after 40 years, MEDS Professor Stanley Reiter leaves a legacy
of research excellence rooted in mathematical study
Reiter arrived at Northwestern in 1967, its business school
was undergoing a transformation, one that he was expected
corporate world was growing increasingly complex, demanding
that management education be grounded in training far more
rigorous and analytical than anything seen at these schools
during the preceding half century. To produce the desired
candidates, Northwestern was dropping its undergraduate business
program in favor of a graduate curriculum. Designing those
courses would require uncompromising architects willing to
take up the challenge to dismantle moribund models in favor
of novel ones.
had already proven capable of shaking up the status quo. At
Purdue University since 1954 — the year after earning
his doctorate in economics from the University of Chicago,
where he also had been part of the Cowles Commission for Research
in Economics — he was part of a team that created the
Department of Economics, laying the foundation for what would
become the Krannert School of Management. Now, Northwestern
looked to him to create an entirely new department within
its nascent Graduate School of Management.
Economics and Decision Sciences (MEDS), would bring an
unprecedented level of mathematics — including game
theory — to bear on business study. Reiter spearheaded
the effort, recruiting some of the brightest young quantitative
talent, including David Baron, Ted Groves, Morton
Satterthwaite, Nancy Schwartz, and others. Doing so altered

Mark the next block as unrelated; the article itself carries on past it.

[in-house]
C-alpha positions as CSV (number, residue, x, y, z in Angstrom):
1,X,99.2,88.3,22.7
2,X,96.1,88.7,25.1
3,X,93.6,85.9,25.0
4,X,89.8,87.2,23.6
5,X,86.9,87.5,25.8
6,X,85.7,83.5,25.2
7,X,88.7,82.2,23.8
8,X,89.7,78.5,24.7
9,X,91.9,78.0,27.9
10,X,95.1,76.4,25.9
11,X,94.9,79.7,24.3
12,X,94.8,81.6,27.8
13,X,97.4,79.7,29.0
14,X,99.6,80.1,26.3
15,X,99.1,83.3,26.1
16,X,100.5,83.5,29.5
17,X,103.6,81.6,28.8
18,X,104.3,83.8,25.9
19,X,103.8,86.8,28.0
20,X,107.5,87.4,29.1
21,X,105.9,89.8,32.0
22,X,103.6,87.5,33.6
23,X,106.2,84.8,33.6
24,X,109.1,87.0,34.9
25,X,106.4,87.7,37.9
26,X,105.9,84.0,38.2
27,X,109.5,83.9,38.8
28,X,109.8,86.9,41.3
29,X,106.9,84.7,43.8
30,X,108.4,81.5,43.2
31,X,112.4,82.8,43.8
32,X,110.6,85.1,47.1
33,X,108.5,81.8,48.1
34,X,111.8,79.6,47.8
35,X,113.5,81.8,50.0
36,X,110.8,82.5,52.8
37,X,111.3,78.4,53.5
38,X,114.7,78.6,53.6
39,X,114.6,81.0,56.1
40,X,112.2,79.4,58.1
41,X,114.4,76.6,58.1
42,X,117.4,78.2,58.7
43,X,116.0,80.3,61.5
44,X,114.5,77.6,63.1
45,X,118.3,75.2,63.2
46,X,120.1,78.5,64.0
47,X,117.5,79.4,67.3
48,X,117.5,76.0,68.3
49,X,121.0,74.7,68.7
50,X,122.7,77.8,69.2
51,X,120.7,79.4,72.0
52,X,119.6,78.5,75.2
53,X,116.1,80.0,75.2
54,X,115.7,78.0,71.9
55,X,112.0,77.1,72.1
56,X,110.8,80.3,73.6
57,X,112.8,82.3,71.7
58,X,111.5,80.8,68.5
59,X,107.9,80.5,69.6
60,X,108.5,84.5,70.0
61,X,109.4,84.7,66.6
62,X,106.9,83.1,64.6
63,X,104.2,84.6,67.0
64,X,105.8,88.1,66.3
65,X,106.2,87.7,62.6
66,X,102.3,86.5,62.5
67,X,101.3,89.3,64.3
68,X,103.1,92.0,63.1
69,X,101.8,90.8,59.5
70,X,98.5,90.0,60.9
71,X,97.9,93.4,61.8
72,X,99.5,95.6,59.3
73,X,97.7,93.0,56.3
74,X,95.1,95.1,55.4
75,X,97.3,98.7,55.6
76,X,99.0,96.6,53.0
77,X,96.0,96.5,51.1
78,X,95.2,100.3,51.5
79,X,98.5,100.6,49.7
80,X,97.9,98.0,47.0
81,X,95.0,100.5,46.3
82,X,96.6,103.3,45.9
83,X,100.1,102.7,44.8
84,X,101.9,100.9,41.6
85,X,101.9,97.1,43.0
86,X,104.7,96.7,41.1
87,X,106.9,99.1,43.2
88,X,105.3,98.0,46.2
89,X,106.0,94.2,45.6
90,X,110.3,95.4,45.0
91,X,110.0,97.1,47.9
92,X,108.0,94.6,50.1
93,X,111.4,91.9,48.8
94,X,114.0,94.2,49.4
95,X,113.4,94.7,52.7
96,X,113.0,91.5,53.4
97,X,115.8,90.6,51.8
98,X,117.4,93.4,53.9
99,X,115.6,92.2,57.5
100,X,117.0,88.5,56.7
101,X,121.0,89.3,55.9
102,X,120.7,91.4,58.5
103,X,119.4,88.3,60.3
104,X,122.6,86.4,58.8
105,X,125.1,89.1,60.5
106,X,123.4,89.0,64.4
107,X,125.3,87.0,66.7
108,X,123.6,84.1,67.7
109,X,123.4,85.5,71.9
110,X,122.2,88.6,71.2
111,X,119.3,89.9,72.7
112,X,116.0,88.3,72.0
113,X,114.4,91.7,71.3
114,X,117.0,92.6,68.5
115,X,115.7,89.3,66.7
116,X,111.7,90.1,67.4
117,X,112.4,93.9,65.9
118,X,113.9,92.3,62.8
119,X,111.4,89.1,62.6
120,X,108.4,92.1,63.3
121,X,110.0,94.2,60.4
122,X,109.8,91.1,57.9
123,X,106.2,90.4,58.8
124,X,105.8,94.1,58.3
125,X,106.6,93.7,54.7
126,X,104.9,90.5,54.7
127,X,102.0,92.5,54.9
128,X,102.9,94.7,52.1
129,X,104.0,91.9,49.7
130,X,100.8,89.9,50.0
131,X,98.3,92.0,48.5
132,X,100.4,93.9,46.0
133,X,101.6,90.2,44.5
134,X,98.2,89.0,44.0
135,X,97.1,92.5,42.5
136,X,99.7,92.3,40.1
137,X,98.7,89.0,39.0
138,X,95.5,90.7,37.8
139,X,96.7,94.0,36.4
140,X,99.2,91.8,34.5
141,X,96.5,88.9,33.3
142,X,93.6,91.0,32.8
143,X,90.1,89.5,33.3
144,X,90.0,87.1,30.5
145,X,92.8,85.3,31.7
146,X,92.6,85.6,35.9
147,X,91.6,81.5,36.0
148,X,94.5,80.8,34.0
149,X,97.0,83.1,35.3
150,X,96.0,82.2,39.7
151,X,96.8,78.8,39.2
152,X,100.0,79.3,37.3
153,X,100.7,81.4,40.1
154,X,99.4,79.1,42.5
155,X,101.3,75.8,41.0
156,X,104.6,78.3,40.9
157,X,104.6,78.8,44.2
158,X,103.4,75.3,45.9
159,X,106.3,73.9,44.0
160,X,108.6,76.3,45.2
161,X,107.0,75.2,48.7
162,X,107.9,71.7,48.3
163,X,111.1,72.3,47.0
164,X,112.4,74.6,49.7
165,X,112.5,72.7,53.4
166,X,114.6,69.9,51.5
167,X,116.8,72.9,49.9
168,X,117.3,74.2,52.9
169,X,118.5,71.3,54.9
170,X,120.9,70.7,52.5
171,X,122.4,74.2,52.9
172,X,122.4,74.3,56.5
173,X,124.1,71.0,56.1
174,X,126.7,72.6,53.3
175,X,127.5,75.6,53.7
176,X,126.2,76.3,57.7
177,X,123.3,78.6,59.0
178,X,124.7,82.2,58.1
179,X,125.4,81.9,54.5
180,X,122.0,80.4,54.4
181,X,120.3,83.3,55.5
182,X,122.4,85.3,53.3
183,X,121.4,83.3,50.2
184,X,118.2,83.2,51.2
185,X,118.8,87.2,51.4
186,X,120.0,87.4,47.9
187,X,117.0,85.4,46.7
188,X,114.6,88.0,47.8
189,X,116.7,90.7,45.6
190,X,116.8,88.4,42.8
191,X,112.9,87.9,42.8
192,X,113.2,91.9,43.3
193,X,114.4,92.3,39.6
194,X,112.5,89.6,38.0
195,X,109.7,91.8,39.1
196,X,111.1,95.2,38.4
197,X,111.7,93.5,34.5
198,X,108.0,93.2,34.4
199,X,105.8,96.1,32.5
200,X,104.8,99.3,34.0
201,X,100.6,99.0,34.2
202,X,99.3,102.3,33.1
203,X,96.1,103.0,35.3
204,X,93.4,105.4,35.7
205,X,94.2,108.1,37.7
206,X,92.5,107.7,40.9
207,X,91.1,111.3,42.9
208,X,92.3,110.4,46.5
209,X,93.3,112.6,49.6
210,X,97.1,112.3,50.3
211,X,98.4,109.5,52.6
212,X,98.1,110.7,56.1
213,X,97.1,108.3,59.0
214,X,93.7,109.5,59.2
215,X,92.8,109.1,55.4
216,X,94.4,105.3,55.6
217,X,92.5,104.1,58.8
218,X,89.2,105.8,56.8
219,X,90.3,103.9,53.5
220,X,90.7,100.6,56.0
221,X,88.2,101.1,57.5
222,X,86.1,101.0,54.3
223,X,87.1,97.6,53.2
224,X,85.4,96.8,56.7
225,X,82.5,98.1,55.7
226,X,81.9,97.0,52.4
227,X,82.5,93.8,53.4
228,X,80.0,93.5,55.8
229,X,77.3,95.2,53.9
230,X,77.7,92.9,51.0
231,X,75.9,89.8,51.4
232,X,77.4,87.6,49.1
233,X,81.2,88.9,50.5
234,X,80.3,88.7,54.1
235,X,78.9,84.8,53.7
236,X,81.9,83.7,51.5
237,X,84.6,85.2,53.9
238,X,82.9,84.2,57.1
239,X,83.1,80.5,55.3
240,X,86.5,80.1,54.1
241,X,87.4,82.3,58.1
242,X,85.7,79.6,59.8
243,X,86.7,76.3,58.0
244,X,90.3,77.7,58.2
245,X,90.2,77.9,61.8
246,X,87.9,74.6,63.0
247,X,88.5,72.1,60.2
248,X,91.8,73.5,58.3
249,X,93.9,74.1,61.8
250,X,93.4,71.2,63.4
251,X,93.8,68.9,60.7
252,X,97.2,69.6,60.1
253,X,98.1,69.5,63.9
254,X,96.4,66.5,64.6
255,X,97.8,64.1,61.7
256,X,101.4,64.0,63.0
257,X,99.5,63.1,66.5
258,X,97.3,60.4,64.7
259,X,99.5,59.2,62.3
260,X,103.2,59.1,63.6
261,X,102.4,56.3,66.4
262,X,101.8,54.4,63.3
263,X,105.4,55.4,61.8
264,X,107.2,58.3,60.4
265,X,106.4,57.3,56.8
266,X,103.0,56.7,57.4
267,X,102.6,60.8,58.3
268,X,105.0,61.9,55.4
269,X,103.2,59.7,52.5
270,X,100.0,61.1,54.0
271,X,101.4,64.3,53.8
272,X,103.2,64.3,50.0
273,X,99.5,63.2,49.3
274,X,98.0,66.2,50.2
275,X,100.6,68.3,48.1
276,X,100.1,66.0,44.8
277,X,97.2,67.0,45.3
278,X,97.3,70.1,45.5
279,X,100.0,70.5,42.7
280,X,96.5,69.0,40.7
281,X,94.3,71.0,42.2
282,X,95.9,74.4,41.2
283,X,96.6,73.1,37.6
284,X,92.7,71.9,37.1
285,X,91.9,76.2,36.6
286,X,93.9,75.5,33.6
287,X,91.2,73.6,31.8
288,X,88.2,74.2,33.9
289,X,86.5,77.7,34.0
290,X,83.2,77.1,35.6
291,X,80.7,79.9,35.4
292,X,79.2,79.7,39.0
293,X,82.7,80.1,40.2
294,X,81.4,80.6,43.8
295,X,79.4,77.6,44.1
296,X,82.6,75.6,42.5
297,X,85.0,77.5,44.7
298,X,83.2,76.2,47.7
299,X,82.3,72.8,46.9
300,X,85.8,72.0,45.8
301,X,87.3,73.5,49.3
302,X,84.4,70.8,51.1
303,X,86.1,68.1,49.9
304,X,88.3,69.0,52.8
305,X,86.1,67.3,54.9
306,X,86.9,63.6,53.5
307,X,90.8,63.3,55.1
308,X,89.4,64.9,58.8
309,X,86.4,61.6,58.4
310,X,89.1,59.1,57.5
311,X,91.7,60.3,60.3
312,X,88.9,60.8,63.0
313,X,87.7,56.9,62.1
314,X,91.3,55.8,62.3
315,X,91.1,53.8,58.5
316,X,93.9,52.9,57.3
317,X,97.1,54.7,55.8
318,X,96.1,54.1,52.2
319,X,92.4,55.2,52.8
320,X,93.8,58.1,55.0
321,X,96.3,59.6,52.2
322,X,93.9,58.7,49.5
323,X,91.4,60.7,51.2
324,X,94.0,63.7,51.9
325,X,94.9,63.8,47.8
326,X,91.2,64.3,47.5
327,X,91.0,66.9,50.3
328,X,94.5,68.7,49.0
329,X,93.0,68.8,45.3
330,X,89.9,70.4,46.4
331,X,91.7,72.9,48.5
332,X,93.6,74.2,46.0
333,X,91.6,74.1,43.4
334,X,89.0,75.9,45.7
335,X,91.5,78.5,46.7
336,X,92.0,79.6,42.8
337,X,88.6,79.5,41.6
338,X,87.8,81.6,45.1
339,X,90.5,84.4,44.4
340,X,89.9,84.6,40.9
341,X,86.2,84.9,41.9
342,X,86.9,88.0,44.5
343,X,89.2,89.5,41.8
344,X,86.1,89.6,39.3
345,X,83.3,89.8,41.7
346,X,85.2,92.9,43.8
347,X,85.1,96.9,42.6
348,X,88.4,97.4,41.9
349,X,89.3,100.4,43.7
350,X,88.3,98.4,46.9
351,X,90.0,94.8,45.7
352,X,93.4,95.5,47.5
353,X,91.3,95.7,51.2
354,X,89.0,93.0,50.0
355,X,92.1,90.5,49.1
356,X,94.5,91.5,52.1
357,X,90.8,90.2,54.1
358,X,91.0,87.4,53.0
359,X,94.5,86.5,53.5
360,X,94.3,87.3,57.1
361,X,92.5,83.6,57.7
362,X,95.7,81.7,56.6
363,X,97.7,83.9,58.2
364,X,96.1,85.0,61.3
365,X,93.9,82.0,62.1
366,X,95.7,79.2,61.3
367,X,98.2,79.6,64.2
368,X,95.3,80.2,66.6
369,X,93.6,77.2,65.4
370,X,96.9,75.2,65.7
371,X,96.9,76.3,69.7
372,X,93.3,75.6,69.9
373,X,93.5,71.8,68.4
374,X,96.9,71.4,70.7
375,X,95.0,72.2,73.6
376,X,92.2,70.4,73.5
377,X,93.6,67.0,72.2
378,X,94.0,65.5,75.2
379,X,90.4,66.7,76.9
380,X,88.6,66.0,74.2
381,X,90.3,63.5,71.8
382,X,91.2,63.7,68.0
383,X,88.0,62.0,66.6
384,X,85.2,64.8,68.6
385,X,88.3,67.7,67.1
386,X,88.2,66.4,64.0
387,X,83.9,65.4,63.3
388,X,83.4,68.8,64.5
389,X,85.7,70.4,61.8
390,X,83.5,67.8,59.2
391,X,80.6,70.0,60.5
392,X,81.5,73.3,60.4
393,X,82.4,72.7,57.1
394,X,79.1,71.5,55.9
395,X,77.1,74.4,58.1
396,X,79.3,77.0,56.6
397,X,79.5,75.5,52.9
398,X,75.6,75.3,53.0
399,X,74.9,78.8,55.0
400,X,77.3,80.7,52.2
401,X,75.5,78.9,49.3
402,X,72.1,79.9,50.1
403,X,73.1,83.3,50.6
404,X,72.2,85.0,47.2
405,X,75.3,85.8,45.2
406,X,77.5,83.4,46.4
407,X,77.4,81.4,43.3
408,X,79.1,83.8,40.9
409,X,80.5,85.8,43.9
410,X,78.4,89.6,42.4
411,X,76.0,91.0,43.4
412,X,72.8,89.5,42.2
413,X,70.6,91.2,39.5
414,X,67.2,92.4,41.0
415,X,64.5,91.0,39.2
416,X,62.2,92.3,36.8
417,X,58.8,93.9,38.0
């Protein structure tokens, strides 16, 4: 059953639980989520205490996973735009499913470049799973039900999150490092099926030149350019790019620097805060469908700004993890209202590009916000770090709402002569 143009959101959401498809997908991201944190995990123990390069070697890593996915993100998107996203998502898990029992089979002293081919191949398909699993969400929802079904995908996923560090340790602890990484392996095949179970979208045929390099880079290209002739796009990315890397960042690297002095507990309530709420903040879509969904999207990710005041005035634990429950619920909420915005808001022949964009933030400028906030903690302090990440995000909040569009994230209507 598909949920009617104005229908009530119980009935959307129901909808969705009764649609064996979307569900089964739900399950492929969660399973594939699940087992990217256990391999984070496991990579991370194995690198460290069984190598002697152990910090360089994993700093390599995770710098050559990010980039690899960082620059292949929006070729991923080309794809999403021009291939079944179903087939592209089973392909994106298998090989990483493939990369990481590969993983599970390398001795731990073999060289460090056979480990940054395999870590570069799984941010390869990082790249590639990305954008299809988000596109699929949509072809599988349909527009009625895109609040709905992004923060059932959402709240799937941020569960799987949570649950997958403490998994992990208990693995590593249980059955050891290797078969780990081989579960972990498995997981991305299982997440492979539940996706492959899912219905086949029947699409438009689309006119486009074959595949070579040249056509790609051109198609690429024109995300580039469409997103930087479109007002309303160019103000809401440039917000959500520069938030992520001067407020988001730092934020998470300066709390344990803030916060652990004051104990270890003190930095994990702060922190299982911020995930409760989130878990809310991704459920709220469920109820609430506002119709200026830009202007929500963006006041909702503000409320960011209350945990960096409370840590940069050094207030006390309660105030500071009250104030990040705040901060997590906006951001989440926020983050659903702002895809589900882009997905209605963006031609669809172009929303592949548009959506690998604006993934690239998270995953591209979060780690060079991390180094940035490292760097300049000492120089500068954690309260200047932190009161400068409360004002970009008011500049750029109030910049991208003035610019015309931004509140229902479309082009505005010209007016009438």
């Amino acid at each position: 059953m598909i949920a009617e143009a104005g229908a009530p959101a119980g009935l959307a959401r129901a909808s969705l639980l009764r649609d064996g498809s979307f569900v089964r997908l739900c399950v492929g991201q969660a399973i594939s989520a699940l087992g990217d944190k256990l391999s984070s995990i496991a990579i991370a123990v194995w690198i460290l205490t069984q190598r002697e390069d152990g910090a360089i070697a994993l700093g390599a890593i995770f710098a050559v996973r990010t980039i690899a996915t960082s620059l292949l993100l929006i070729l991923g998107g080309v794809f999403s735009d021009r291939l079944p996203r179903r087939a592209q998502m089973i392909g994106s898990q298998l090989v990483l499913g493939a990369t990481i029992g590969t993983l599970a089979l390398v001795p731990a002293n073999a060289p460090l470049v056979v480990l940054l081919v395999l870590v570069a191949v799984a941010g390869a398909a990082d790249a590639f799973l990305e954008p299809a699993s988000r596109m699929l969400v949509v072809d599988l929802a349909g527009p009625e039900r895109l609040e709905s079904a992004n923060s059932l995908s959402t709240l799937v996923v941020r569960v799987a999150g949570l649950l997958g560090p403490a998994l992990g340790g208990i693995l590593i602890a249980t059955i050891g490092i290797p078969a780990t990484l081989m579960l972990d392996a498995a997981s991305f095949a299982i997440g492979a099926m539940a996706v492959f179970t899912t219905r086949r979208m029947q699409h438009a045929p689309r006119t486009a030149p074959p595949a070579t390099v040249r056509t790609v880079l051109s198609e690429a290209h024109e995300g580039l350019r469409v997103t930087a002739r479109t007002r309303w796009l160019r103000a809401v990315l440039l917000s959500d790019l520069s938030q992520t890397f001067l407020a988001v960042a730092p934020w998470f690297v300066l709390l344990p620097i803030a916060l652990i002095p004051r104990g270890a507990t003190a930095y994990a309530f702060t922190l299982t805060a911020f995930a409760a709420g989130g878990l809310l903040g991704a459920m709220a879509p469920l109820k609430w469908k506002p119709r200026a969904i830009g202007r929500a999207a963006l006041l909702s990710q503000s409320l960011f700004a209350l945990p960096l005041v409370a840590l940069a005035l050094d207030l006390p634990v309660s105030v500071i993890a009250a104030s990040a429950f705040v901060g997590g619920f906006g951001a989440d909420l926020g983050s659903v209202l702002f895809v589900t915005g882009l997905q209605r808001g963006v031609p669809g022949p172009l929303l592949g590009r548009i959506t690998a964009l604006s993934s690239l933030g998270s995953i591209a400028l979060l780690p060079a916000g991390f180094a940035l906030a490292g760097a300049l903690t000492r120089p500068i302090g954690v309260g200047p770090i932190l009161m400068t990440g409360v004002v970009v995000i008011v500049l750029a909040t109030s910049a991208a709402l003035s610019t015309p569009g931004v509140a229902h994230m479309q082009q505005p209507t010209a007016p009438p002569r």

the entire school.
Reiter's arrival here in 1967 was a watershed event,"
Magee, the Keith I. DeLashmutt Distinguished Professor
of Accounting Information and Management, has said. "Over
the next 15 years, he and his fellow MEDS faculty members
built arguably the best economic theory department in the
all other departments had to measure up to the standards set
by MEDS, as young, discipline-based researchers became the
norm at Kellogg.
who this year is retiring after 40 years of service to Kellogg,
recalled the early formative experiences as an economics instructor
and research associate at Stanford University from 1950-1954.
was affiliated with the applied math and statistics departments,"
said Reiter, the Morrison Professor of Economics and Mathematics.
"David Blackwell was there, Ken Arrow. These experiences
introduced me to a range of subjects that are foundational
to lots of things that go on — or should go on —
in schools of management. And that's what I saw as my mission
at Kellogg: to bring in the people and create a department
out of the ashes of the old establishment."
MEDS flourished, Reiter, who held a joint appointment with
the departments of economics and mathematics in addition to
his role at the Graduate School of Management, helped expand
its influence. He established the Center
for Mathematical Studies in Economics and Management.
The interdisciplinary center opened in 1972 and spurred scholarship
in mathematical economics and management science.
center not only served to unify all this thought at the university,
but it became a hot place for economic theory and O.R. and
statistics and mathematical economics," recalled Reiter.
"We published a series of discussion papers that were
sent all over the world."
the legacy of these efforts remains evident throughout Kellogg,
which honored the former MEDS Department chair by instituting
Reiter Best Paper Award in 2002. The annual award is bestowed
upon a Kellogg professor who has published a paper deemed
"best" over the preceding four years. Reiter himself
has published four books and dozens of peer-reviewed articles,
and has garnered a Guggenheim Memorial Grant.
Reiter looks forward to retirement, saying it will allow him
"to give up some of the responsibilities that go with
being a faculty member, without giving up the privileges that
facilitate carrying research and professional interaction."
He also plans to pursue his interests in art.